Reply
 
Thread Tools Display Modes
 
Old 09-18-2016, 12:17 AM   #11
Skoolie
 
Join Date: Oct 2014
Location: Kent, WA (Seattle)
Posts: 228
Year: 1987
Quote:
Originally Posted by leadsled01 View Post
Check youtube for a guy using metal studs to frame his shuttle bus. He has several episodes. I liked it because metal studs are galvanized and very light weight.
Thank you! I learned the critical vocabulary word I was looking for-"studs", I have spent weeks trying to figure out why I couldn't find what I was looking for now I have found a lot of nice leads. Perhaps the guy you were talking about was "FixItWithMike" on youtube, you

After using this same search term with google via "site:skoolie studs", I then re-discovered The Great White Buffalo Thread. Where he does all his framing with steel studs which starts on page 4.

I also came across some funny threads where Nat condemned the poster for not using the search function properly. However I did find some good stuff which I wanted to copy pasta here.

Quote:
Originally Posted by aaronsb View Post
I've found that steel studs (like the kinds you would use in a commercial building or other fixed structure) are not optimal for a vehicle like a bus. They take up too much space given their size and application.

It would be more apt to think of metal studs as formed sheet metal channels (since that's what they are) and are structurally strong in specific ways that force you to construct your interior parts on a bus in a specific way that isn't always optimal.

The 2x4 (and smaller) wood construction that you see in skoolies is more versatile to constructing the shapes and parts that need to fit than the steel studs simply because they can be combined and used in nearly any orientation.

After evaluating steel stud, 2x4, plywood, and other media, I personally settled on 1"x1"x0.065" thick cold roll square tubing. With a welder I can quickly assemble small frame pieces and attach mounting flanges cut from 1/8" flat bar stock.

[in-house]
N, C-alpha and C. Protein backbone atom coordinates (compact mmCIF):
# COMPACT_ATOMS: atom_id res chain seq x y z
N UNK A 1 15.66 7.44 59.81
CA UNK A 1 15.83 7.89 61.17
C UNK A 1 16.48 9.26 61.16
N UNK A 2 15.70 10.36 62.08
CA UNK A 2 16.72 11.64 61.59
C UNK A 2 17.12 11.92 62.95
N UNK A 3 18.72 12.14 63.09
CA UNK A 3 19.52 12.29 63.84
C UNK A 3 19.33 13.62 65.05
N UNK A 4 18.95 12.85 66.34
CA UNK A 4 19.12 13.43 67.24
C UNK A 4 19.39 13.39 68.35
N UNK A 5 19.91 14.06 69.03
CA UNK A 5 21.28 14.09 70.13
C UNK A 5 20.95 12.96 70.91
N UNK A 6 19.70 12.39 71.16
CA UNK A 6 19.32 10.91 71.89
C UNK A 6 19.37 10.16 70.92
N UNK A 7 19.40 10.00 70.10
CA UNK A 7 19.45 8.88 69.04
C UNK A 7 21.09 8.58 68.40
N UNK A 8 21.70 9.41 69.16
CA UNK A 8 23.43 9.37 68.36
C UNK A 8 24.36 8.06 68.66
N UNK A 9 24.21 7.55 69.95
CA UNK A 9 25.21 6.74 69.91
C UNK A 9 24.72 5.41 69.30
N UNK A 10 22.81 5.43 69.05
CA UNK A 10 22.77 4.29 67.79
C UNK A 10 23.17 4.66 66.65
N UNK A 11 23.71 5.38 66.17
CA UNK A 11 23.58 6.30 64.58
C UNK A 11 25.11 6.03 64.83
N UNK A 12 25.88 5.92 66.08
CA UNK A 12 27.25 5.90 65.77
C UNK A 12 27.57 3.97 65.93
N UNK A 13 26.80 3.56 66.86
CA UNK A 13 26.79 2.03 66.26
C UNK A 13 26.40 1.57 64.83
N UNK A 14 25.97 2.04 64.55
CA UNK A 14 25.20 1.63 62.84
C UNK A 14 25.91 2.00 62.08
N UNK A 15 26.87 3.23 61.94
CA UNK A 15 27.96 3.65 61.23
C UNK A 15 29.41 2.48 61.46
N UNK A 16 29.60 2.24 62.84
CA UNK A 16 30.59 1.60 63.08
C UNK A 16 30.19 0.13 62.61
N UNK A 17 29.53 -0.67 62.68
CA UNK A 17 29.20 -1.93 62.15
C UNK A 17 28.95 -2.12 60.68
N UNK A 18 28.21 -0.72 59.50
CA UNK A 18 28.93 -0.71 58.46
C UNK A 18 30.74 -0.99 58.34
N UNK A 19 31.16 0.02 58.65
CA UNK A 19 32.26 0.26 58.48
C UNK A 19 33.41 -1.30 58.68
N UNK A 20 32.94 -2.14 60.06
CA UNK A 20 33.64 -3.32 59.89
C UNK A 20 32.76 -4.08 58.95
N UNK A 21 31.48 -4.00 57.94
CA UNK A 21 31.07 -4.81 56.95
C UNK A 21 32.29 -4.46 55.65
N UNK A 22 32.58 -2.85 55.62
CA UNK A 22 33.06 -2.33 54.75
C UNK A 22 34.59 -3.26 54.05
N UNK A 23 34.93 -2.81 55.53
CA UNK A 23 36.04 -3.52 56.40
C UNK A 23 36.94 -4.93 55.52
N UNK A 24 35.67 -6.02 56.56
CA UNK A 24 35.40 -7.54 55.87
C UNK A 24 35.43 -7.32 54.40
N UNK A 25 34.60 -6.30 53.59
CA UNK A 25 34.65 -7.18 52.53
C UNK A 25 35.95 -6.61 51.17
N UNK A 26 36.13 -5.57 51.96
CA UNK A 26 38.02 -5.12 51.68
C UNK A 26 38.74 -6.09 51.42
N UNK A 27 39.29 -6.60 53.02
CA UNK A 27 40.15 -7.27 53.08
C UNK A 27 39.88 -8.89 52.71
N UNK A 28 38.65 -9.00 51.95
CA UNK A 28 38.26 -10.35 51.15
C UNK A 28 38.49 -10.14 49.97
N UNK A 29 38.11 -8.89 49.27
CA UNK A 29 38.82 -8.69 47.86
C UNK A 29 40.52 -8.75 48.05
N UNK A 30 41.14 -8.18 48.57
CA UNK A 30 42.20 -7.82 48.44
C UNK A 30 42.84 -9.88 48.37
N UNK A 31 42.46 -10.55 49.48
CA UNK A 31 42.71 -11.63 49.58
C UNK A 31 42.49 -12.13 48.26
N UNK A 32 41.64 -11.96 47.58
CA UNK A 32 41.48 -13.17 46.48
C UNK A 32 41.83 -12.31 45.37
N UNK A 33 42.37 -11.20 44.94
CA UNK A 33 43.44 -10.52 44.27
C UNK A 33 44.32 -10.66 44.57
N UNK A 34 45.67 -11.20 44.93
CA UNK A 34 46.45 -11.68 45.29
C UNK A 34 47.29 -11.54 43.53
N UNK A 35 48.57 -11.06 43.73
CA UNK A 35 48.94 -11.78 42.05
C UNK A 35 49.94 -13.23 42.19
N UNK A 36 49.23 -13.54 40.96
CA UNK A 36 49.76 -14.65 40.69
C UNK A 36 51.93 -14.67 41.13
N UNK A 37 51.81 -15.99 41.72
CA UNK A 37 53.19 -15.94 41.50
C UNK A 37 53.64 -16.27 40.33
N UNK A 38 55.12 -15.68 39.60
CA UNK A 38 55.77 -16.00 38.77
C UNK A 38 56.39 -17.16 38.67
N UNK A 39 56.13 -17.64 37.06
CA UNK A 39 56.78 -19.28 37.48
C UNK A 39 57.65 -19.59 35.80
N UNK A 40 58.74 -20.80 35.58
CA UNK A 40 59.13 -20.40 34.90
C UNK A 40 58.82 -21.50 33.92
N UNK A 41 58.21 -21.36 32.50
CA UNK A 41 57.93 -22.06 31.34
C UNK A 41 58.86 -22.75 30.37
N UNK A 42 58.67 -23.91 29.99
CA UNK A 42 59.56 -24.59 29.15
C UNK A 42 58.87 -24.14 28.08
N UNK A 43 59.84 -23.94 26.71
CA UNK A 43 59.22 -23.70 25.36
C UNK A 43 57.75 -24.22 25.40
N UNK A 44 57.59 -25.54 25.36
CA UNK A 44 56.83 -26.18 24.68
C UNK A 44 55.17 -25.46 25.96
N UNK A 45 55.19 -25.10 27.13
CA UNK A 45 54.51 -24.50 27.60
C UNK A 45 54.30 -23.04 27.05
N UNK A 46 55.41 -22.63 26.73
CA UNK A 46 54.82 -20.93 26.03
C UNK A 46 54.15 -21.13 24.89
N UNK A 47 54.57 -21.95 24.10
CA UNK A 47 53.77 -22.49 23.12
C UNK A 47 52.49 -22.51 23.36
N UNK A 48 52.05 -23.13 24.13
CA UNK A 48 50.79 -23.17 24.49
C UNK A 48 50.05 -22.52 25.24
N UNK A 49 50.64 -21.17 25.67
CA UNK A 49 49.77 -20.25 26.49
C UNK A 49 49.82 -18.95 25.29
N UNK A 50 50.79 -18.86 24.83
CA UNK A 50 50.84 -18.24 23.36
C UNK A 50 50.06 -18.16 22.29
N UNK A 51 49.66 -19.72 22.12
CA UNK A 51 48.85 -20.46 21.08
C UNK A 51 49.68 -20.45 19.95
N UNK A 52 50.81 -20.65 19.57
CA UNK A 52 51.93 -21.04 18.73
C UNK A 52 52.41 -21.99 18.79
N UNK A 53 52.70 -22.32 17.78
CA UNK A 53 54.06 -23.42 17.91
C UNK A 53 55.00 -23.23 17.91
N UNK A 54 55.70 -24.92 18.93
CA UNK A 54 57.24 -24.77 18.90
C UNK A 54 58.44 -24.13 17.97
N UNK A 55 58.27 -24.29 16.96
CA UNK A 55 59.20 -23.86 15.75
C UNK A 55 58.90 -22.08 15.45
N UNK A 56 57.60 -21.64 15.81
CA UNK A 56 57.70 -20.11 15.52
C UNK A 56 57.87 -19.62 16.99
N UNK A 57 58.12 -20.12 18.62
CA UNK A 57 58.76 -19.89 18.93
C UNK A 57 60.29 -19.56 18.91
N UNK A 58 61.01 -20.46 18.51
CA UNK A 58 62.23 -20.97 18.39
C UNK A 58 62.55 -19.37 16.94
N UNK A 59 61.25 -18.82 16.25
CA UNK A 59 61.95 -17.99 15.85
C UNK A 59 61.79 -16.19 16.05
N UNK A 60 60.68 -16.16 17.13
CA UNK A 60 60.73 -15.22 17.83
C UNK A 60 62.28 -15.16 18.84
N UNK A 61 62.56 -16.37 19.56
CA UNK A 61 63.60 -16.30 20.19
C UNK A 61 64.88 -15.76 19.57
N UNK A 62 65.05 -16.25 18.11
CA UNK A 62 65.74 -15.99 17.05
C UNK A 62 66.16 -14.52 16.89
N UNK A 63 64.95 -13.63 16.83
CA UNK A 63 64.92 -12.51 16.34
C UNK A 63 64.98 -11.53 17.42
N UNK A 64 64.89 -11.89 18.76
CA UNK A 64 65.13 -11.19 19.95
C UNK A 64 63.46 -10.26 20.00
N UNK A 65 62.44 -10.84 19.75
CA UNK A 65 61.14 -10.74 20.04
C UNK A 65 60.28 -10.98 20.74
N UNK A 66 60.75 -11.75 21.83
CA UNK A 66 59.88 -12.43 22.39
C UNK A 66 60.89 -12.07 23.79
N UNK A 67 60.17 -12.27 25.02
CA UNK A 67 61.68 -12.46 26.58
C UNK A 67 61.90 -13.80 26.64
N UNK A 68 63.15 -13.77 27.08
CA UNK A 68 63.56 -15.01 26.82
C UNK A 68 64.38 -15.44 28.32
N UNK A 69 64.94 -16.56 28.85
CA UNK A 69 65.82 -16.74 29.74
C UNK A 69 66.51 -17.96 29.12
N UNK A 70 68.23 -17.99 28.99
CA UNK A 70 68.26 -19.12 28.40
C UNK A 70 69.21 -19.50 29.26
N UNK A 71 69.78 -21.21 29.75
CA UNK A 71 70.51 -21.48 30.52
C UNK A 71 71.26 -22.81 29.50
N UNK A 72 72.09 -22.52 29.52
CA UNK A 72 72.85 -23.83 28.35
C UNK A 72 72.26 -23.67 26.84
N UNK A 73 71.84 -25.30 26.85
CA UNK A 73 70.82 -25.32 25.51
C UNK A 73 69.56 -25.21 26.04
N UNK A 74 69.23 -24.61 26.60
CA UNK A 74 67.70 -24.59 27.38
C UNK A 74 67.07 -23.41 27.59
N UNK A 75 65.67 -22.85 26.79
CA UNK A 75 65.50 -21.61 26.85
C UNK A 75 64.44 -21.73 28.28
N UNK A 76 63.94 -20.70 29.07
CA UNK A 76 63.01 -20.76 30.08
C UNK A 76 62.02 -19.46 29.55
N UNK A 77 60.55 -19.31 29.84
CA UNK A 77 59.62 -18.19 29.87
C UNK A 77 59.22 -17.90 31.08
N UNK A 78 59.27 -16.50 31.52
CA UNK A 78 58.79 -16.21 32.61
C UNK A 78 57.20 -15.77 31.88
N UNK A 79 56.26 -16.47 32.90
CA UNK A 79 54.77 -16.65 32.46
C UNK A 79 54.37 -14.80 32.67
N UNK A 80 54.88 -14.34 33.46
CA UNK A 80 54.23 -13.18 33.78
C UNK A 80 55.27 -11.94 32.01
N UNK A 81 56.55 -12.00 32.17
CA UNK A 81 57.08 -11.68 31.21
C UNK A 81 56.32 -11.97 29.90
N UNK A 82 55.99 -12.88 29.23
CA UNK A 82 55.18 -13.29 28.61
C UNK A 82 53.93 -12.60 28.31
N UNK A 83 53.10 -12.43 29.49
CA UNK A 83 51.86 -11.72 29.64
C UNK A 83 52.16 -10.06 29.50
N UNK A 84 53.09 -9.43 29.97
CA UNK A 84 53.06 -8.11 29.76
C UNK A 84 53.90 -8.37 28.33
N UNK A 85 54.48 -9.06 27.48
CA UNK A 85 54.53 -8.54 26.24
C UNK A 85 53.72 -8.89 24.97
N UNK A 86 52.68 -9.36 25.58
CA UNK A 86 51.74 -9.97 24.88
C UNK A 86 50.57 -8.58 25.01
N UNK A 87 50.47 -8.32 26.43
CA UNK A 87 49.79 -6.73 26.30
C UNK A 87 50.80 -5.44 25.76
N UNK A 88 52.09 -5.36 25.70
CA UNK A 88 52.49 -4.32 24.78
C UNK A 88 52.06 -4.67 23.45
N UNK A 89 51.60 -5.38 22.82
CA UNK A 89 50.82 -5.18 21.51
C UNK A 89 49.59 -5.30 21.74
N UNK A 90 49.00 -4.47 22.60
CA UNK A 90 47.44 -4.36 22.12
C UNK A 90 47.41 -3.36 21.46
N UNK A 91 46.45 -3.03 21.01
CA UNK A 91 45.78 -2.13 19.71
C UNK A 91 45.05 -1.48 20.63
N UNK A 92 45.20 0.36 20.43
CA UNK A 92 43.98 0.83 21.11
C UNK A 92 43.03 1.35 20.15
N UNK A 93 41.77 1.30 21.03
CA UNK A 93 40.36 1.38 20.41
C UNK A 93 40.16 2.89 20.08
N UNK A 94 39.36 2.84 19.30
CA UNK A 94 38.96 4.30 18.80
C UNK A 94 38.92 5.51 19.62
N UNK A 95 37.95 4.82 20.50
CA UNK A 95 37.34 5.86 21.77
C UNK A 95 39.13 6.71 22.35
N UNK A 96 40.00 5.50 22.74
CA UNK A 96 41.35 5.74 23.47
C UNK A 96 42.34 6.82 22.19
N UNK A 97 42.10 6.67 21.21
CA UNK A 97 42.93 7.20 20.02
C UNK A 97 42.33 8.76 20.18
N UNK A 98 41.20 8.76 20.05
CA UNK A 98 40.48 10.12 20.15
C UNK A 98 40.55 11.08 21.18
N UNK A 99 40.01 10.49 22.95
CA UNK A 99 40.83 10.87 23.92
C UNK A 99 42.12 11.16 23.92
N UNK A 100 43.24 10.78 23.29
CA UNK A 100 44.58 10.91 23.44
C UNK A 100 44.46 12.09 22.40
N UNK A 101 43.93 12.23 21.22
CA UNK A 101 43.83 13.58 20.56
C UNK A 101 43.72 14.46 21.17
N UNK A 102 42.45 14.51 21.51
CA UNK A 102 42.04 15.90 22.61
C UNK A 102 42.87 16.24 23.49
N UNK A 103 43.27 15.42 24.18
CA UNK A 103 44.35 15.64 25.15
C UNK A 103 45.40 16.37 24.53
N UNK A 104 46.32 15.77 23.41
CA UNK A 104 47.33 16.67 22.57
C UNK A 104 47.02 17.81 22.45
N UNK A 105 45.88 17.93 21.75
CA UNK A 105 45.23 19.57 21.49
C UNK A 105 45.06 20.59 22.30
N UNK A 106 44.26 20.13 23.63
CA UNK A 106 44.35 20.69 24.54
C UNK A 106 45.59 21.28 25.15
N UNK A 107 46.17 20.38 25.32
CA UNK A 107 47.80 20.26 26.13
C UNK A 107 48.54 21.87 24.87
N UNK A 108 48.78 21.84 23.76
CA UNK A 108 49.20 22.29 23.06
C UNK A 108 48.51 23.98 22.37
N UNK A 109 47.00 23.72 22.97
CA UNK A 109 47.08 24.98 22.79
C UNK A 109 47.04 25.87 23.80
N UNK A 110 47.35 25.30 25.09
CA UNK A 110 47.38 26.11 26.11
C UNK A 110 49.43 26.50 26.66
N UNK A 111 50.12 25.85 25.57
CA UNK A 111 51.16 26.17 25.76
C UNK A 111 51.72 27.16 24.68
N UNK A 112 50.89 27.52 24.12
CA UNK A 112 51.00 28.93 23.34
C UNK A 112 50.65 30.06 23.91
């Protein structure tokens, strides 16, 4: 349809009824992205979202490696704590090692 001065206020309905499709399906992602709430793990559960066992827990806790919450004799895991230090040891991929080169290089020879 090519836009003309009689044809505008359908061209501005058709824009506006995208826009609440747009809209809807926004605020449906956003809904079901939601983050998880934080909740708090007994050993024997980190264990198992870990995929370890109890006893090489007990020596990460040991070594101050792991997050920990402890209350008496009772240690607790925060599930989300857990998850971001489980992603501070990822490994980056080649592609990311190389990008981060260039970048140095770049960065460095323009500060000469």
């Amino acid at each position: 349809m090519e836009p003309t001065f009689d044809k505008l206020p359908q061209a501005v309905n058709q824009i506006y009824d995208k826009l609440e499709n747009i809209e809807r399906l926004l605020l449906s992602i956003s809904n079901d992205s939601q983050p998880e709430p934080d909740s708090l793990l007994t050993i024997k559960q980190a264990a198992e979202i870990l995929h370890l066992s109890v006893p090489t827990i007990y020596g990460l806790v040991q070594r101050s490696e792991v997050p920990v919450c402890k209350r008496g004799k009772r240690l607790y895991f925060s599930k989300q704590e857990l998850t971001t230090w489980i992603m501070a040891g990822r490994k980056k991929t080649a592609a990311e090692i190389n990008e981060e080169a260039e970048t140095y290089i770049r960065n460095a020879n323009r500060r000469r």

I can also use nut-serts in the square tubing, which let me build large assemblies that can be deconstructed and reassembled for installation, maintenance, and plain changing my mind about something.

Per linear foot, 1" square steel tubing has a much higher modulus of elasticity, lower weight, and takes up less space than both wood or sheet steel box (steel stud) construction.

To go even further in optimization, a panel formed from fiberglass or sheetmetal would probably be stronger in-situ, but the specialized construction techniques, and planning requirements for building those components is far more effort than bolting or welding together some square tubing.
One of my favorite things I learned from this quote is regarding "nutserts", I will look into these later and possibly report back into this thread.

Quote:
Originally Posted by cadillackid View Post
when you use a lot of metal is it clangy when you drive the bus?

not that school busses arent clangy and rattley already stock..

-Christopher
YES! I wanted to bring this matter up, would it be practical to put in some cheap foam or rubber between the metal and the floor/walls to dampen some rattling and sound? Would anyone have experience with something like this? Conceptually it makes sense to me, it may also increase insulation values somewhat? Maybe.

This now brings more questions to mind, but makes me think the following. Maybe I should do cabinets with the studs and appliances with steel tubing? Or maybe I'll do everything with steel tubing. I guess I should take a welding class first and decide how long until I am capable of welding together the steel tubing as desired. Anyway at this point I'm rambling so I'll shut myself down here. Thanks again all, your input is awesome.
TAOLIK is offline   Reply With Quote
Old 09-19-2016, 01:45 AM   #12
Site Team
 
Join Date: Jul 2014
Posts: 648
Year: 1998
Coachwork: Bluebird
Chassis: TC2000 RE
Engine: 8.3l Cummins
Rated Cap: 78